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Neurological Pathophysiology

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Title: Neurological Pathophysiology


1
Neurological Pathophysiology
2
Edema in the CNS
  • Increase in tissue mass that results from the
    excess movement of body fluid from the vascular
    compartment or its abnormal retention in the
    tissue.
  • Why is this a special problem in the brain and
    spinal cord?
  • Enclosed space
  • Lack of lymphatics
  • Lack of anastomoses in venous drainage

3
Vasogenic edema
  • Occurs when the blood-brain barrier is upset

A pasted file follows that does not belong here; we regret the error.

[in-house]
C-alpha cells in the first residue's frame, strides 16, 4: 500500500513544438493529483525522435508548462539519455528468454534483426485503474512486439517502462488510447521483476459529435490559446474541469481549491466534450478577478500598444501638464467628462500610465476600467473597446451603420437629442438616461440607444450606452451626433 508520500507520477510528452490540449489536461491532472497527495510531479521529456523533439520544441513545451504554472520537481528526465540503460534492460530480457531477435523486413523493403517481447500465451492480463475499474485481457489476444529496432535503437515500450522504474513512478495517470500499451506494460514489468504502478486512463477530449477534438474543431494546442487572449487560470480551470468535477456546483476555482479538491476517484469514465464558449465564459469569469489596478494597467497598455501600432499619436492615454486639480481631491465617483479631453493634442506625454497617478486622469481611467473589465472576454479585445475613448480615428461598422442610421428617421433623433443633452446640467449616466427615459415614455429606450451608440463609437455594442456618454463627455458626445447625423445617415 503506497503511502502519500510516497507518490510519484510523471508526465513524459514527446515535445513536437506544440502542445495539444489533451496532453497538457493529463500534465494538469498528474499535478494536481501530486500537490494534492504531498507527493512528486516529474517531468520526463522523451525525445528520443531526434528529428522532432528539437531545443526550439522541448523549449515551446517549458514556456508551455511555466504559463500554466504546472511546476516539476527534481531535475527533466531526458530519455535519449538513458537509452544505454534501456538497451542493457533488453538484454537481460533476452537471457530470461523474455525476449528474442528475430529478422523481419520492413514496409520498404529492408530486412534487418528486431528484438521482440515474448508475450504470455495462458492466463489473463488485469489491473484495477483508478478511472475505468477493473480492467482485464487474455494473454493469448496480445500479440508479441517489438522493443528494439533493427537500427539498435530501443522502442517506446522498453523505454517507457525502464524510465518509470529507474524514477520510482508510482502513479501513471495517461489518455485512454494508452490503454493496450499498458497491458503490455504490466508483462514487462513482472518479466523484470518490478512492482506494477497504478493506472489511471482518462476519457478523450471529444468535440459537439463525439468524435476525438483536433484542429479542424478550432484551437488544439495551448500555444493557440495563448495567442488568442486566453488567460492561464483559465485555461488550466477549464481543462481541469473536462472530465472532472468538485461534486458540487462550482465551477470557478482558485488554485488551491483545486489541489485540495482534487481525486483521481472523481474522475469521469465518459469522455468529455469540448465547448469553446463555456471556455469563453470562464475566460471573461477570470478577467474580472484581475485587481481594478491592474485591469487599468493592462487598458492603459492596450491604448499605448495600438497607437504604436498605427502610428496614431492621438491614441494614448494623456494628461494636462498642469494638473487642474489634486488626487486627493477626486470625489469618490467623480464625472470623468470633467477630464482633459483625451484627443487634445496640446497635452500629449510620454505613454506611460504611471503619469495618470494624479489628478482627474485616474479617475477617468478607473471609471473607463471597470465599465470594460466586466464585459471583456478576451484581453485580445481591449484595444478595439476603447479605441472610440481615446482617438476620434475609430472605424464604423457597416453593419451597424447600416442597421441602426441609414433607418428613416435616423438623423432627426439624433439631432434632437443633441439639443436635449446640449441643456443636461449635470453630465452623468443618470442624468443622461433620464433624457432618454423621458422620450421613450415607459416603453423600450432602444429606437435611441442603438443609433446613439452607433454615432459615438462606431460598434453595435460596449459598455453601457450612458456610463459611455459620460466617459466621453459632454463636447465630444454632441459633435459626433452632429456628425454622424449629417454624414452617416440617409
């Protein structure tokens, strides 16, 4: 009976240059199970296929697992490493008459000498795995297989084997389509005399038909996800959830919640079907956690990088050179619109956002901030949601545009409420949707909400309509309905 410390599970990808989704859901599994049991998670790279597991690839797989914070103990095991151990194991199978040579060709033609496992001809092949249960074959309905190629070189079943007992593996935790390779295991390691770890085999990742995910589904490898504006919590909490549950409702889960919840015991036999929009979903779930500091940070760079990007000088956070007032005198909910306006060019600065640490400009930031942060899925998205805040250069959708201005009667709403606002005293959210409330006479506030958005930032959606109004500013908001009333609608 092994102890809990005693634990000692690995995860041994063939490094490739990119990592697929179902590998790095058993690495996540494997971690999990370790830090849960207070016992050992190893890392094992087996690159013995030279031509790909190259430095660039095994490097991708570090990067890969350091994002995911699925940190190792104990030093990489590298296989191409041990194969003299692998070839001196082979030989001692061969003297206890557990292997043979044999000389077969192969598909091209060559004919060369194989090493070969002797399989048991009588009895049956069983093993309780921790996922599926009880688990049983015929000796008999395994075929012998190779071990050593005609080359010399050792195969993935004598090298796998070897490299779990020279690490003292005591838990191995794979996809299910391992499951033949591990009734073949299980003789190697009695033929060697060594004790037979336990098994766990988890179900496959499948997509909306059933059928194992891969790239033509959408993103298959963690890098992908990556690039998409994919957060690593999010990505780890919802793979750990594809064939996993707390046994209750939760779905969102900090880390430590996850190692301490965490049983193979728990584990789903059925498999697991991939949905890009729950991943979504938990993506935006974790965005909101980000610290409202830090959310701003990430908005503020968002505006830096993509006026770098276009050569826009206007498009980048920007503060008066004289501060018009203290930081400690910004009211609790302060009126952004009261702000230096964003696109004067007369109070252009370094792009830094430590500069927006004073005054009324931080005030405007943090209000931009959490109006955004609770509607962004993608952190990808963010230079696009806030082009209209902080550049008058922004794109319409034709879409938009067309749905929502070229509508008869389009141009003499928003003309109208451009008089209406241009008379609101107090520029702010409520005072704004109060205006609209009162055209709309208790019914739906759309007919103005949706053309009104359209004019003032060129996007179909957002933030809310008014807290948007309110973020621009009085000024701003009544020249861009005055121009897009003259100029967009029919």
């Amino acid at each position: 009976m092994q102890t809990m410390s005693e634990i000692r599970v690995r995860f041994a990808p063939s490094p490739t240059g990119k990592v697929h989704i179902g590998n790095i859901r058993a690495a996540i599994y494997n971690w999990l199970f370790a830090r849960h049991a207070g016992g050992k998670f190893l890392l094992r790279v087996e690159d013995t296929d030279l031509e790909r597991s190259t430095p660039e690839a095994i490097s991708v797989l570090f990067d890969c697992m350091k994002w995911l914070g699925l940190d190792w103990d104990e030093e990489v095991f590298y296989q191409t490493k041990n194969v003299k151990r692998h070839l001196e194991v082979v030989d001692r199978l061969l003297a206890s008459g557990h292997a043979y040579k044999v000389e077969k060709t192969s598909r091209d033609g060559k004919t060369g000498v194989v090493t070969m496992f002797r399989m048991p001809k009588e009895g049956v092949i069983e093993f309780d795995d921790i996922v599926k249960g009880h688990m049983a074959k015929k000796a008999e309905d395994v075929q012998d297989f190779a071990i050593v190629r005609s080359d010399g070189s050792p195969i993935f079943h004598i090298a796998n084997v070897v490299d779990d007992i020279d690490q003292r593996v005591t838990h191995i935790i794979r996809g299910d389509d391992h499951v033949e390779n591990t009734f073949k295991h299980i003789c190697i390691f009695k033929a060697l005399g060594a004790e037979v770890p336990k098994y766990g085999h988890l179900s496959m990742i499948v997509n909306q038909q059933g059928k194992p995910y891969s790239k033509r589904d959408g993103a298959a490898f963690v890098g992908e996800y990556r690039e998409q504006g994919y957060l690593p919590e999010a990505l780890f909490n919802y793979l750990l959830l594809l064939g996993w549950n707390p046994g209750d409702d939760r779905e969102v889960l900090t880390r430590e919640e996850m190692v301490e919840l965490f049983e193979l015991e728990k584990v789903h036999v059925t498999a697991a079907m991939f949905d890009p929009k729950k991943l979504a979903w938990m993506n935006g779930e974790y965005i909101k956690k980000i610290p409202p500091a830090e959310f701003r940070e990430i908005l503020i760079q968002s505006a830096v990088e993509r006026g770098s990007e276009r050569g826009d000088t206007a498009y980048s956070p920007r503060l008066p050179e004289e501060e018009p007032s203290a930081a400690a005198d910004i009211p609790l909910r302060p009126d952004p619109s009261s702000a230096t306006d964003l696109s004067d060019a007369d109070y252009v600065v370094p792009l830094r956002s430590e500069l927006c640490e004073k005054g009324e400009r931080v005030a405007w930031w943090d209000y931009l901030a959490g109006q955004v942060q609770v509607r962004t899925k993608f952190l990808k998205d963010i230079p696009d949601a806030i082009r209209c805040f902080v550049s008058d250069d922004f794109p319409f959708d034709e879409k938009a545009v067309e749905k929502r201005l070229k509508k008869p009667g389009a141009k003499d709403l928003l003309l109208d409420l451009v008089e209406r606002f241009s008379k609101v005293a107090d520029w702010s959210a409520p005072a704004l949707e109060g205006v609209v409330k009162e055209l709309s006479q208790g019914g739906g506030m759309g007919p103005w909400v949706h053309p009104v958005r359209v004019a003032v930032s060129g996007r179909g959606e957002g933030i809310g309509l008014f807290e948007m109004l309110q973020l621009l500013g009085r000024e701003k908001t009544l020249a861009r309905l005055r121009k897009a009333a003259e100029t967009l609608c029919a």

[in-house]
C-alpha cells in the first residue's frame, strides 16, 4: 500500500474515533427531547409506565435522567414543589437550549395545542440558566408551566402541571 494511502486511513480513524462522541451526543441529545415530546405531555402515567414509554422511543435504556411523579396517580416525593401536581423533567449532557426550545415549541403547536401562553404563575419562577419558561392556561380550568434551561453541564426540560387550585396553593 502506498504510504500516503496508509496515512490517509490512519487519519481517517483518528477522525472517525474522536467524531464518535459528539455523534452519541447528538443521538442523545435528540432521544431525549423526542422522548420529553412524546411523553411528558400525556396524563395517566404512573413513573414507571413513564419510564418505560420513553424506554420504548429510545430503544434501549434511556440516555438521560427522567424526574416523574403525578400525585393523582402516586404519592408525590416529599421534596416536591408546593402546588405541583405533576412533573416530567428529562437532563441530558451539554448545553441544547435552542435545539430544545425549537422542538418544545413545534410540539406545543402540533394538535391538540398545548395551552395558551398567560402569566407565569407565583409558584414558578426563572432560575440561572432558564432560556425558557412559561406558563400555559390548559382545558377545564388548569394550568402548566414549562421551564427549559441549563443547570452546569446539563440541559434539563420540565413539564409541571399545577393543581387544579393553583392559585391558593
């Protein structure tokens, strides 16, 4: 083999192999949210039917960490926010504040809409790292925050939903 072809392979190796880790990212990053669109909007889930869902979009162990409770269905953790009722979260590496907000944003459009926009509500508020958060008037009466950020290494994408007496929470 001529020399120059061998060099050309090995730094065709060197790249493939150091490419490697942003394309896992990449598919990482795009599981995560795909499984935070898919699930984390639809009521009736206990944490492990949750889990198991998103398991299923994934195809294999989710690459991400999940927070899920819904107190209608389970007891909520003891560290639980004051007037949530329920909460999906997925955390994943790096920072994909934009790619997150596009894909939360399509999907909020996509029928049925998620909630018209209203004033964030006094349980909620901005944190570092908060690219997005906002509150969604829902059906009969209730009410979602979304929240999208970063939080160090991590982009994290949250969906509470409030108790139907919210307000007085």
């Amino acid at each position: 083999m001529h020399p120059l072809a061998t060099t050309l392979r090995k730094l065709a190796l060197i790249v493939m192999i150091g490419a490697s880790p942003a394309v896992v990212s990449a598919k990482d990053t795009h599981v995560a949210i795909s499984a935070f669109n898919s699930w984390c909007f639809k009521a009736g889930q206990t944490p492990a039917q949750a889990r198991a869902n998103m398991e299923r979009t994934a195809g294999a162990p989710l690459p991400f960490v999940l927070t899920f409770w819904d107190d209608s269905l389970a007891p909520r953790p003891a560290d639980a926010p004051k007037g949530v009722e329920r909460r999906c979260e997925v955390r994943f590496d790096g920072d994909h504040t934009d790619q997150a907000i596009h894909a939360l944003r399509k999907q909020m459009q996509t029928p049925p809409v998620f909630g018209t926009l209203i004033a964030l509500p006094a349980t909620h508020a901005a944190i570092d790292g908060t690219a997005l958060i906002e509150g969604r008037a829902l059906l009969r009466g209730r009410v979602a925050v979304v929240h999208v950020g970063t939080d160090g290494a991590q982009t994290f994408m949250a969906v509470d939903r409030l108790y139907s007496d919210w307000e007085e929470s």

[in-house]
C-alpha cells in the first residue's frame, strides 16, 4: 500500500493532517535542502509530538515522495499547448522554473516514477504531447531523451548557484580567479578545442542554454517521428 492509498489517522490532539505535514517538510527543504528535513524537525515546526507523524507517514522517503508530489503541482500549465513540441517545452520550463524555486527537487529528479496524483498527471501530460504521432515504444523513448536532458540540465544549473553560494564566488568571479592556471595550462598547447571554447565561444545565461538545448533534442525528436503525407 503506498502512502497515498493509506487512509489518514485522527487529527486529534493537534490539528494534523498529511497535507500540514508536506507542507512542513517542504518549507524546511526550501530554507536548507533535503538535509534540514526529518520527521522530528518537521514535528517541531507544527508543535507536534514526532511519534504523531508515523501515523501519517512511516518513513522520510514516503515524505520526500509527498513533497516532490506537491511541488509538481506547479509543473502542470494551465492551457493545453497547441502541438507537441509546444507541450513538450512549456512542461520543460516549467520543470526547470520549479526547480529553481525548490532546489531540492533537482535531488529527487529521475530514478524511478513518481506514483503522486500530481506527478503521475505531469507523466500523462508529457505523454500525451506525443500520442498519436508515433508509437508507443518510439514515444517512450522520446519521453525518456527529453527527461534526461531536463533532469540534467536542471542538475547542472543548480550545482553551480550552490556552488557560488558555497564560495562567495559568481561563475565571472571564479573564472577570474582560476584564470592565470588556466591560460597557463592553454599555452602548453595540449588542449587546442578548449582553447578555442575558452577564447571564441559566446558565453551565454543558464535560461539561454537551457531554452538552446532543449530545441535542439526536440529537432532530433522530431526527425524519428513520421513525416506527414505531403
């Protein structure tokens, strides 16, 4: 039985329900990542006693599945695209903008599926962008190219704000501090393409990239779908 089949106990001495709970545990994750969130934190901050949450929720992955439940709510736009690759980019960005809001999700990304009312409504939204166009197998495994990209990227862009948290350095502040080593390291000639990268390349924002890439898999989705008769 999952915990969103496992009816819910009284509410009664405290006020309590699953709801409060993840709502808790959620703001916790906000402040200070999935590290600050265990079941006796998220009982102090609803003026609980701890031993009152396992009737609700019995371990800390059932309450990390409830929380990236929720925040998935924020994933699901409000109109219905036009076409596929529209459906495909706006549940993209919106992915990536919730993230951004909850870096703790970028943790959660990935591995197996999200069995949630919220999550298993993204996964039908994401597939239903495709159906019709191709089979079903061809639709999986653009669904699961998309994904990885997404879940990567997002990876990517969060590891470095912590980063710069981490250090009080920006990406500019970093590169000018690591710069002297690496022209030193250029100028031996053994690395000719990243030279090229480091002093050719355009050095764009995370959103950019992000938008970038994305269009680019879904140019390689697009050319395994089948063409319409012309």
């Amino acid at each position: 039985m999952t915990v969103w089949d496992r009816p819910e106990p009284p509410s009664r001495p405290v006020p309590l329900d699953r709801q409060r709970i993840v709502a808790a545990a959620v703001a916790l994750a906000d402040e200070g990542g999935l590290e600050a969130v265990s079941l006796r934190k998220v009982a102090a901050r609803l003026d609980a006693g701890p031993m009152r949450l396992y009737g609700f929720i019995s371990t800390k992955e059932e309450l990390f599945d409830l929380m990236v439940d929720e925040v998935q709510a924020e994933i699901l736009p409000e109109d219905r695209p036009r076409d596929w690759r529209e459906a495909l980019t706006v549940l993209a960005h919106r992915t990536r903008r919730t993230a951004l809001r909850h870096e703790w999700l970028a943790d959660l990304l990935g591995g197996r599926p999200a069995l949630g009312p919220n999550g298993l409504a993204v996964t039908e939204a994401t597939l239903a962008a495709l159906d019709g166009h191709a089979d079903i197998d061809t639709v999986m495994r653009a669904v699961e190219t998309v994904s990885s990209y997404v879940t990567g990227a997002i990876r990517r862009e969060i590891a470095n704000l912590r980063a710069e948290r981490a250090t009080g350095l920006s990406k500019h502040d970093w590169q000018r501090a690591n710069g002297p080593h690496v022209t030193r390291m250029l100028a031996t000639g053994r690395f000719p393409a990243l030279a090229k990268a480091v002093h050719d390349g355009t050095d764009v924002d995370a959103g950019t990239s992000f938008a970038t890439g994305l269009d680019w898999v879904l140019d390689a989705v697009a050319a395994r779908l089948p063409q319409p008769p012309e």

• Inflammation due to infection
  • Toxic agents that damage capillary endothelium
  • Abnormal capillaries associated with malignant
    neoplasm
  • Leakage of proteins fluid into interstitium ?
    swelling
  • Plasma filtrate accumulation alters ionic balance
    and impairs function

4
Cytotoxic edema
  • Intracellular phenomenon
  • Hypoxia
  • Cardiac arrest
  • Near drowning
  • Strangulation
  • Focal edema due to blockage of an end artery
  • Toxic substances that
  • Impair sodium/potassium pump
  • Impair production of ATP

5
  • In practice, swelling often caused by both
  • Treatment is different
  • If swelling is due to cytotoxicity, can give I.V.
    bolus of a hypertonic solution such as mannitol
    to draw water into the vasculature and out of the
    brain
  • If the cause is vasogenic would this help?
  • No! would draw fluid into interstitial space and
    increase swelling!!

6
Increased intracranial pressure (IICP)